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August 27 2015

United States

Washington DC—Correction on Aquaflor Approval


Dr. Dustin R. Moss (, a biologist and director of the shrimp research department at the Oceanic Institute in Hawaii, reports: “After seeing your article on Florfenicol [‘Aquaflor’] being approved for treatment of Vibrio, I looked at the FDA listed (at the link you provided) and it doesn’t appear that the drug is approved yet.  It has simply received a designation, which according to the website means:


“Designation is a status that makes a pharmaceutical sponsor eligible for incentives to support drug approval.  Designation does not allow the drug to be marketed (sold, promoted, or advertised).  It is illegal to market these products until they are approved or conditionally approved.”


Dr. Moss said, “This is just my take on the situation from looking at the FDA website.  I have not confirmed one way or the other with someone from FDA.”


Shrimp News: I looked into this and found the following information:


“A researcher at Southern Illinois University (SIU) working on a project that she and her colleagues around the country hope will satisfy the strict regulations and lead to the first-ever approval of a pharmaceutical ‘tool’ for marine aquaculture operators in the United States.”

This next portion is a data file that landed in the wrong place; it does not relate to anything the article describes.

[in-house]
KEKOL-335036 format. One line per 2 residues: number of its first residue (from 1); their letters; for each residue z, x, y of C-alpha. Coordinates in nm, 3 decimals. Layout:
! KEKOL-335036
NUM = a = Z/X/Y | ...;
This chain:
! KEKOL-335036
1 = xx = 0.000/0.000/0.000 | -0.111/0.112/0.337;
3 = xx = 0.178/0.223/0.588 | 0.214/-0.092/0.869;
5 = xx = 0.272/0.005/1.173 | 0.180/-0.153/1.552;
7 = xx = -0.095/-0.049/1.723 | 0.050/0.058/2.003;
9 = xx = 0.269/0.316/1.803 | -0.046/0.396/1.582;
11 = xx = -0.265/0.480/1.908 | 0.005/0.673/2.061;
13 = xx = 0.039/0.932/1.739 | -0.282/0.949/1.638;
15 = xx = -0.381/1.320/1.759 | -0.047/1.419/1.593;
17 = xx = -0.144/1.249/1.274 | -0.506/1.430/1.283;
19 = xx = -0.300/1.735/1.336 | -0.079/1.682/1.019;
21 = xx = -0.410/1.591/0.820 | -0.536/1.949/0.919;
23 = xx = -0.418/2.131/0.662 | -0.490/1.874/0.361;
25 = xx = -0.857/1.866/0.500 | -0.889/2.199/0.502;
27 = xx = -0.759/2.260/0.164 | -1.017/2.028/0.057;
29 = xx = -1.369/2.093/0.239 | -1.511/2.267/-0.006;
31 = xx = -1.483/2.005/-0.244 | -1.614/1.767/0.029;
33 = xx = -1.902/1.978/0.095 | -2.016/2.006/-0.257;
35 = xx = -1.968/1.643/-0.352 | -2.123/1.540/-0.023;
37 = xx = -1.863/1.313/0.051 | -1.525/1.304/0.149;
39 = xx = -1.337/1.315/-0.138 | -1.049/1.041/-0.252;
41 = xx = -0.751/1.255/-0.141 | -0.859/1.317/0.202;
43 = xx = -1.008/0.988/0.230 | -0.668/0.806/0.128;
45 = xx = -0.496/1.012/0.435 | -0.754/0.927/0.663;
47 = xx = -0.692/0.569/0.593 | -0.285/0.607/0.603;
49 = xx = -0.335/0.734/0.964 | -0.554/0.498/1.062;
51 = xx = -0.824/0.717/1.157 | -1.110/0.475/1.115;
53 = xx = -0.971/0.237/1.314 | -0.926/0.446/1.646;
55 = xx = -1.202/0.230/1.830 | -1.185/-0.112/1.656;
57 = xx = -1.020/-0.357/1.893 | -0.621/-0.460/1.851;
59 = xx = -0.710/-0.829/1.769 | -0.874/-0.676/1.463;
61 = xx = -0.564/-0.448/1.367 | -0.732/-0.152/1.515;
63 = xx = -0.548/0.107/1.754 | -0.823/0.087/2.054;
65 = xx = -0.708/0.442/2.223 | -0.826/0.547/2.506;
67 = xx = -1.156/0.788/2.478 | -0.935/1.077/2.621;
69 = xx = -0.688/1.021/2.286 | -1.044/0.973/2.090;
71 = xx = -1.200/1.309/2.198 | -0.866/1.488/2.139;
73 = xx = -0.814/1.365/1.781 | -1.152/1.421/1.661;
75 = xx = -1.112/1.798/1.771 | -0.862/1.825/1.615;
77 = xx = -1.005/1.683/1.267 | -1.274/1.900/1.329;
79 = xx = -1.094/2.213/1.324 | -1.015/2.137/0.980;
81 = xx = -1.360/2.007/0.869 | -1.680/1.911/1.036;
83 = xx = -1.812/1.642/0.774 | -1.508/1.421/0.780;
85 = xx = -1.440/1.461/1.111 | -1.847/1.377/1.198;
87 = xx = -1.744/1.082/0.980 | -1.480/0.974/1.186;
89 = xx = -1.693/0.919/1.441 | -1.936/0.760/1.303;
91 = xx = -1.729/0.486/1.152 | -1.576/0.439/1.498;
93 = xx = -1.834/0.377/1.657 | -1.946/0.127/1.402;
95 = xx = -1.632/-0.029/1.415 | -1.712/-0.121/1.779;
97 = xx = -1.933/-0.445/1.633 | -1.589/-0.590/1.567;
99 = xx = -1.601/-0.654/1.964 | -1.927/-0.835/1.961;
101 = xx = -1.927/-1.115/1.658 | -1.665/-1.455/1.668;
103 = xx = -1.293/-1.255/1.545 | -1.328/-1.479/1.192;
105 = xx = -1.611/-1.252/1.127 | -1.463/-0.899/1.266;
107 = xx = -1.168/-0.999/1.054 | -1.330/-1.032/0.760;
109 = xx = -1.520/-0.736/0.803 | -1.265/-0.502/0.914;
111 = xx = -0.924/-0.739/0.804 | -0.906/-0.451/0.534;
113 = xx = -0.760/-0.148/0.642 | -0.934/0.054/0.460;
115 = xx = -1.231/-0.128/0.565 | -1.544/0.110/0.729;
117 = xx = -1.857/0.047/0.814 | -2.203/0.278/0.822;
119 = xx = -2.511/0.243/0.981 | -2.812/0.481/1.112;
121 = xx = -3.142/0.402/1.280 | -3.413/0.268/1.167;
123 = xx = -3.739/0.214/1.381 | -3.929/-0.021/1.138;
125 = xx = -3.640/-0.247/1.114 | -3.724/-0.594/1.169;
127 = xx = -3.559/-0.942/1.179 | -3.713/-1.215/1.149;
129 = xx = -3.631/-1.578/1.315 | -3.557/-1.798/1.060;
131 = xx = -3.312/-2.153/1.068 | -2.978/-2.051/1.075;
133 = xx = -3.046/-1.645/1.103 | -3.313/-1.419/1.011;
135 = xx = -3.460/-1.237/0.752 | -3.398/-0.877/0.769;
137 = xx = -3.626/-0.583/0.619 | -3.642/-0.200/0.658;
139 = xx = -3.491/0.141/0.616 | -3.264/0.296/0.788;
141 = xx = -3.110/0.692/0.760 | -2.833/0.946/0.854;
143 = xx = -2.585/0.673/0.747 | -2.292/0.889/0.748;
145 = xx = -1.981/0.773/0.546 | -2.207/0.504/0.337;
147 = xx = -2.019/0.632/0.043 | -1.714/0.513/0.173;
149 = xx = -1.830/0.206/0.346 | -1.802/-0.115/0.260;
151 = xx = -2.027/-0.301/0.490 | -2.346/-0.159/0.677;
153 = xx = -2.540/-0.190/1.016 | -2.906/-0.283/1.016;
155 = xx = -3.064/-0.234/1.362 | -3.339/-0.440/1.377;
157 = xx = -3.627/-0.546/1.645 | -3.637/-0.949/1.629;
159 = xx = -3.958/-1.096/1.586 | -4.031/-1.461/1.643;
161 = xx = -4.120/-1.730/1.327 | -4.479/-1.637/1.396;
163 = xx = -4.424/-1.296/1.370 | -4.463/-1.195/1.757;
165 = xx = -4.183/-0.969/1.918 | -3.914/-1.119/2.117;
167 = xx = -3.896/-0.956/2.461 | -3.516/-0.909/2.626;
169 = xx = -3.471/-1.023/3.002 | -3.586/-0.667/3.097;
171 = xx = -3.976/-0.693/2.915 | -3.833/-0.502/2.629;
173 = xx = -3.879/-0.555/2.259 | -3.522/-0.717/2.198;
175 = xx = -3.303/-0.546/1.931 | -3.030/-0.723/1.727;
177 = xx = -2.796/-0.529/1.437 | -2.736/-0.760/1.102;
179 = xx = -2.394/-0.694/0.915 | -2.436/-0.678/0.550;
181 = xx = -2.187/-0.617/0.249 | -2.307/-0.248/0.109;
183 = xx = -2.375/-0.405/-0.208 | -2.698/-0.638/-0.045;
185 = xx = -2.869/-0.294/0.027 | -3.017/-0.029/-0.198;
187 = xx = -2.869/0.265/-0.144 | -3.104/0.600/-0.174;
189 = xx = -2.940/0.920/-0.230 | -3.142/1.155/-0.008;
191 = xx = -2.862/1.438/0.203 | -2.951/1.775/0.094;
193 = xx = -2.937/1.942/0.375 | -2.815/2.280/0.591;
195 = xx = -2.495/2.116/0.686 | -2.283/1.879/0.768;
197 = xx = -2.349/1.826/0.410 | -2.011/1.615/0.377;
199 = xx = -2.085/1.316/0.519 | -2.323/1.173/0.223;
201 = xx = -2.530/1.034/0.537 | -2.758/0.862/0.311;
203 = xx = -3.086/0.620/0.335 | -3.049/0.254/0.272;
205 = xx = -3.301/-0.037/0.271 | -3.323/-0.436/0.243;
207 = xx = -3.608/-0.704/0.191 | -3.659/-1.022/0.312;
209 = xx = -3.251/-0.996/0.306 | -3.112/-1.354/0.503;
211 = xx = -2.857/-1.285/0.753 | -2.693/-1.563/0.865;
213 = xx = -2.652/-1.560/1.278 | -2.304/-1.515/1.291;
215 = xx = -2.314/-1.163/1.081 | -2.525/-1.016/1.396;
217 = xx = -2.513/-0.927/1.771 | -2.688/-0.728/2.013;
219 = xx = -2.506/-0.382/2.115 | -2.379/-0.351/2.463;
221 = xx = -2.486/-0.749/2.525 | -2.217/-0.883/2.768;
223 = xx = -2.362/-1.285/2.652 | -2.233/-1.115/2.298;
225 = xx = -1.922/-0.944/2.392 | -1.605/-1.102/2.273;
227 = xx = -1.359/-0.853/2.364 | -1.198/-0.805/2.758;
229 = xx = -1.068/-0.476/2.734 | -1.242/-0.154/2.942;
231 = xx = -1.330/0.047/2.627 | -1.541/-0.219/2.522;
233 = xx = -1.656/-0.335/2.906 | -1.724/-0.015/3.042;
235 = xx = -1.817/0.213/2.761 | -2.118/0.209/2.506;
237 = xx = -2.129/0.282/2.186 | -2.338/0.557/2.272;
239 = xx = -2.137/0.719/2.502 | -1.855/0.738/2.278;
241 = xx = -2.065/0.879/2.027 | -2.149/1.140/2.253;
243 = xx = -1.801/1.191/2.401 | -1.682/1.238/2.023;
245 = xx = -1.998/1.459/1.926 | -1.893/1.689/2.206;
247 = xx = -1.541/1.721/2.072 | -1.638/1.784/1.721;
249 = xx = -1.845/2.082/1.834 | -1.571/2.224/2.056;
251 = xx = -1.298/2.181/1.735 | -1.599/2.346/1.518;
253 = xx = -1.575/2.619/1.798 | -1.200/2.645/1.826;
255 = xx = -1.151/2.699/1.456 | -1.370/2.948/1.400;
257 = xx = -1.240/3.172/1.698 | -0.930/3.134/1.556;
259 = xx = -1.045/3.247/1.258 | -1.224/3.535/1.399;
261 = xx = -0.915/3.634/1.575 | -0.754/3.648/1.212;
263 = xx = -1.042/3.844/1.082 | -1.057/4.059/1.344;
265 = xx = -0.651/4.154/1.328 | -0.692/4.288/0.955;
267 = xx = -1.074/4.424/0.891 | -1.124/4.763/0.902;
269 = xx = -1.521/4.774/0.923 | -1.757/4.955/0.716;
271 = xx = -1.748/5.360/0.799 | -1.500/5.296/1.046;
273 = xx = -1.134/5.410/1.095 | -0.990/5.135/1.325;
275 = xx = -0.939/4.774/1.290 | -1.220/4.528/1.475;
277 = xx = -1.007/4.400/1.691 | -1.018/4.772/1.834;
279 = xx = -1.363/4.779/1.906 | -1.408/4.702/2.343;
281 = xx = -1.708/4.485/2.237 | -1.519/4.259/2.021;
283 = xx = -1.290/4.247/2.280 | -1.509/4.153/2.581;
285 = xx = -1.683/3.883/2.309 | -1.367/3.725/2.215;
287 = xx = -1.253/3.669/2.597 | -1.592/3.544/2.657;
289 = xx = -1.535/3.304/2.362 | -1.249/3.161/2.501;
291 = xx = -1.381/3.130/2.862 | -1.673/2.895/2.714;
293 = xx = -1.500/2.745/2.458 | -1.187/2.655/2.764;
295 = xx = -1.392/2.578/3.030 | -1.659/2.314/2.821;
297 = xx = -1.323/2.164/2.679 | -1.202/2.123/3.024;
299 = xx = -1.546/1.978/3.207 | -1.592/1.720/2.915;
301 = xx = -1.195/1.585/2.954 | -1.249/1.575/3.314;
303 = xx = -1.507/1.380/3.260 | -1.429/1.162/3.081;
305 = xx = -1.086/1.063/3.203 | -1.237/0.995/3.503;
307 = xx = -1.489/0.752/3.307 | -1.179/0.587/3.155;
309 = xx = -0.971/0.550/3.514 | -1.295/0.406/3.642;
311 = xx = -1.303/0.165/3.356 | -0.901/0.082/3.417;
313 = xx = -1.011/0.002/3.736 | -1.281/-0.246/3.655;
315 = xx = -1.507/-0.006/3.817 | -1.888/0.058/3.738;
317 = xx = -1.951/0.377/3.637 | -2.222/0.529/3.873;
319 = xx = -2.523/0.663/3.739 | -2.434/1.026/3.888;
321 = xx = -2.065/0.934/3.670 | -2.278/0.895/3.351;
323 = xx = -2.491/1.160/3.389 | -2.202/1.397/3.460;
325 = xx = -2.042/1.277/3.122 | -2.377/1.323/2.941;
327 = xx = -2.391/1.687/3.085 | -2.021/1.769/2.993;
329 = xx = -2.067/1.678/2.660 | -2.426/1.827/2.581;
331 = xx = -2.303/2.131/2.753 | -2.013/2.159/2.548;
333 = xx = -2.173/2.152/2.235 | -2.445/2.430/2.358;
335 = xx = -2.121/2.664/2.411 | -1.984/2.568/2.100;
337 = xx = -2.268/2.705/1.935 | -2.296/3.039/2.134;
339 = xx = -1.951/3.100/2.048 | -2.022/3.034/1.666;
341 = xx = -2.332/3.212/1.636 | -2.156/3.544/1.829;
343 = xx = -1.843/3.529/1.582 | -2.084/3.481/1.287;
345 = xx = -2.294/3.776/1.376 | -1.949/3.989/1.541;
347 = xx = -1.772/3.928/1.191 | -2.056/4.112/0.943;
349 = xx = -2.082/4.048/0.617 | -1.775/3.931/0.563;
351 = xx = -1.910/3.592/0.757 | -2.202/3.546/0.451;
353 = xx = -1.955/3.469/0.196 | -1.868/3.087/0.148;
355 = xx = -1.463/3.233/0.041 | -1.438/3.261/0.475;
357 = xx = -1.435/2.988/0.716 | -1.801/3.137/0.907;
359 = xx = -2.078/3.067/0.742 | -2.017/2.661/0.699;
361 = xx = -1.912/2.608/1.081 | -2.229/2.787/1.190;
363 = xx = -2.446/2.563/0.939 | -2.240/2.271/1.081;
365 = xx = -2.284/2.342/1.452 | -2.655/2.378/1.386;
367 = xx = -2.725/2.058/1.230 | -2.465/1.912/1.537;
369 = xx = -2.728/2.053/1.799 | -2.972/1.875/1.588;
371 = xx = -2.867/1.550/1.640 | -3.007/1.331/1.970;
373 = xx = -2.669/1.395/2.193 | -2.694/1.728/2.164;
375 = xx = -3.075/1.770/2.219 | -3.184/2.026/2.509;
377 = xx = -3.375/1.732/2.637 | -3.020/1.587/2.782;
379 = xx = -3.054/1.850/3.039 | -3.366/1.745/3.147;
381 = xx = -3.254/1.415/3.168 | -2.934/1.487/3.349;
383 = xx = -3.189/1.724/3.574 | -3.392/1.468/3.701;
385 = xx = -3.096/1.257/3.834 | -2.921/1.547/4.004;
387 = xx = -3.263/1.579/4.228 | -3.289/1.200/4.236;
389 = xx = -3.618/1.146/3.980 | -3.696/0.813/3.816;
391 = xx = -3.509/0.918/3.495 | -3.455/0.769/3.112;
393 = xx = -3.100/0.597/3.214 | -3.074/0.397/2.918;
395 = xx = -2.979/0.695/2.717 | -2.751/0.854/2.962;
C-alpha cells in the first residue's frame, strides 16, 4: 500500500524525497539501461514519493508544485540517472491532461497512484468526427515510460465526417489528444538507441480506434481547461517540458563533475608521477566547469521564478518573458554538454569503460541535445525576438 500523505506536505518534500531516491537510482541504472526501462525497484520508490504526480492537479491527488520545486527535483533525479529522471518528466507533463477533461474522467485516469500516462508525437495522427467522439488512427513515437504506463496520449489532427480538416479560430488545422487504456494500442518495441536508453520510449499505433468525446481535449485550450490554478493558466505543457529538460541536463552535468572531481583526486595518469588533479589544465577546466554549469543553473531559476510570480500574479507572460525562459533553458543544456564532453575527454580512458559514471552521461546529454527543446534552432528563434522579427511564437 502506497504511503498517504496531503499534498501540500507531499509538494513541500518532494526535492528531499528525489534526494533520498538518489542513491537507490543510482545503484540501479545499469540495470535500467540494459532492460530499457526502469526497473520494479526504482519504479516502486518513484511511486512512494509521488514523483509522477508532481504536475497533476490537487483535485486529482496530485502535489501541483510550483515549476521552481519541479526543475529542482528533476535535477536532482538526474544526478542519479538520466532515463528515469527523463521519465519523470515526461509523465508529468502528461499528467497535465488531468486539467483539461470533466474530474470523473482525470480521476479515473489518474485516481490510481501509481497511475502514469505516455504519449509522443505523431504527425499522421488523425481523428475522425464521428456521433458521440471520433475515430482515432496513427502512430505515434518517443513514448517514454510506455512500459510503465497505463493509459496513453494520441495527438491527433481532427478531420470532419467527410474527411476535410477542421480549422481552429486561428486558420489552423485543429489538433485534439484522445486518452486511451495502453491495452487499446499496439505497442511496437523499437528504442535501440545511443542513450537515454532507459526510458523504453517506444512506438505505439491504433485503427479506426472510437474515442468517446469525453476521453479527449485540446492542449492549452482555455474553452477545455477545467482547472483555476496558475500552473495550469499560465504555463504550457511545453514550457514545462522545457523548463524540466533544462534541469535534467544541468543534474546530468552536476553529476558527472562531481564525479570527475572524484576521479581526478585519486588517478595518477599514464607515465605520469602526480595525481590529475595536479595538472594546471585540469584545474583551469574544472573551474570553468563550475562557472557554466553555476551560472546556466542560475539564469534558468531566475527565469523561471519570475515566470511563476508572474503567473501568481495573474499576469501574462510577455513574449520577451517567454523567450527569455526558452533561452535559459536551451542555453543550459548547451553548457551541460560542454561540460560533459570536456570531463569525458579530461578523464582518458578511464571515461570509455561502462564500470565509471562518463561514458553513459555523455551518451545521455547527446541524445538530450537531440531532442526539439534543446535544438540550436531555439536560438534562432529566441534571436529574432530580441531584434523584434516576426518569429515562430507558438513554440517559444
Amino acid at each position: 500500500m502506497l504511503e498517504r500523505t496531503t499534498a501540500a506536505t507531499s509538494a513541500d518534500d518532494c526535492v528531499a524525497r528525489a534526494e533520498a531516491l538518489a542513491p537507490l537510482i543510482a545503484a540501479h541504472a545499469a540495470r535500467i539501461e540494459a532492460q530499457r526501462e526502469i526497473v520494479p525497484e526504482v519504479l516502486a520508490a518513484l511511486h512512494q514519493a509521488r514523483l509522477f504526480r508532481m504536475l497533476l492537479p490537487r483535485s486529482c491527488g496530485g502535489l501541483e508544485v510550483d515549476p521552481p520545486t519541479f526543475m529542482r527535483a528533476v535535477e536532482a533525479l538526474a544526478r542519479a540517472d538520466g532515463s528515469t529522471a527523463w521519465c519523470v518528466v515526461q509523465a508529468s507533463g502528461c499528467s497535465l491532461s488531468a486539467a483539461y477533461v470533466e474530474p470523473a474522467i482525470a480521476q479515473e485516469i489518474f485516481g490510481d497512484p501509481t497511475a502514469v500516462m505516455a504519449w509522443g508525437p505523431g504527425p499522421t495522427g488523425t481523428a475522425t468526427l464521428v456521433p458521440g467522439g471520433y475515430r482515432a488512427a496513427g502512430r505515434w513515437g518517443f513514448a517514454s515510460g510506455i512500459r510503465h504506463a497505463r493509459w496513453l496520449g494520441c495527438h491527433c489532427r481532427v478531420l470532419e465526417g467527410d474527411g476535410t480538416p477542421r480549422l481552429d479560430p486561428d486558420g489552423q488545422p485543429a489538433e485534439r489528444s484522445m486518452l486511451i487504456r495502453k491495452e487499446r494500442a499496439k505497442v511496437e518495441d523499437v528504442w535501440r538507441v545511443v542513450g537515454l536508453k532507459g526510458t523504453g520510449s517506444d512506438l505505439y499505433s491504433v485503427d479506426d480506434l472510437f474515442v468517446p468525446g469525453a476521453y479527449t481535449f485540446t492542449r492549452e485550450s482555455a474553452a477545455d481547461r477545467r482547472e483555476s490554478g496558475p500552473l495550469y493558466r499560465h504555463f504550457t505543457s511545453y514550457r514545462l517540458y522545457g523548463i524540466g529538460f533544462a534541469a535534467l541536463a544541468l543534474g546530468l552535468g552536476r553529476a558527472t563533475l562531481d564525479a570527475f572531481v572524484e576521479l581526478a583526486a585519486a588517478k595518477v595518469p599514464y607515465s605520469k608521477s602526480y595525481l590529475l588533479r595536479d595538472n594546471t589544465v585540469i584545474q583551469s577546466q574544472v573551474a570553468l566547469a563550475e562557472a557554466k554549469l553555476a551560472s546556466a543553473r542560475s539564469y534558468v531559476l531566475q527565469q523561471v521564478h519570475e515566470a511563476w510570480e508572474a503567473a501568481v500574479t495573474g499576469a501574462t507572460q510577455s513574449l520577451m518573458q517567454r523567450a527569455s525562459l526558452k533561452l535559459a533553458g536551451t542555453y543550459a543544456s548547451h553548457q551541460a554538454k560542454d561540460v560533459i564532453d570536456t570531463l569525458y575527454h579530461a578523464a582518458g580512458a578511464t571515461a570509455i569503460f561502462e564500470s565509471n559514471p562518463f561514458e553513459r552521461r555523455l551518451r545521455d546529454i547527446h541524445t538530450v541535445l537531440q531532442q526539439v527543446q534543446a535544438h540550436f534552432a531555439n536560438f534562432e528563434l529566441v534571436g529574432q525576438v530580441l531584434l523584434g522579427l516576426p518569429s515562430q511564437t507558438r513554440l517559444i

“Jesse Trushenski, associate professor of zoology at SIU, is working with fellow researchers at Virginia Tech University and government officials at the National Oceanic and Atmospheric Administration and the USA Fish and Wildlife Service Aquatic Animal Drug Approval Partnership Program to test a common fresh-water aquaculture antibiotic—Aquaflor—on two marine species.  The work began this summer with ‘in life’ testing at Virginia Tech, with analysis to follow next year.  Trushenski and SIU are acting as clearinghouse of information and coordinator of the efforts, which are aimed at winning government approval.”


“In the case of Aquaflor, its manufacturer already has much of this data available because of its approved use in freshwater aquaculture here, and its use in both freshwater and marine aquaculture in other countries.”


Sources: 1. Email to Shrimp News International.  Subject: Drug Approval.  Dustin R. Moss (  August 21, 2015.  2. News.SIU.  Project Could Give Boost to Marine Aquaculture.  Tim Crosby.  August 17, 2015.

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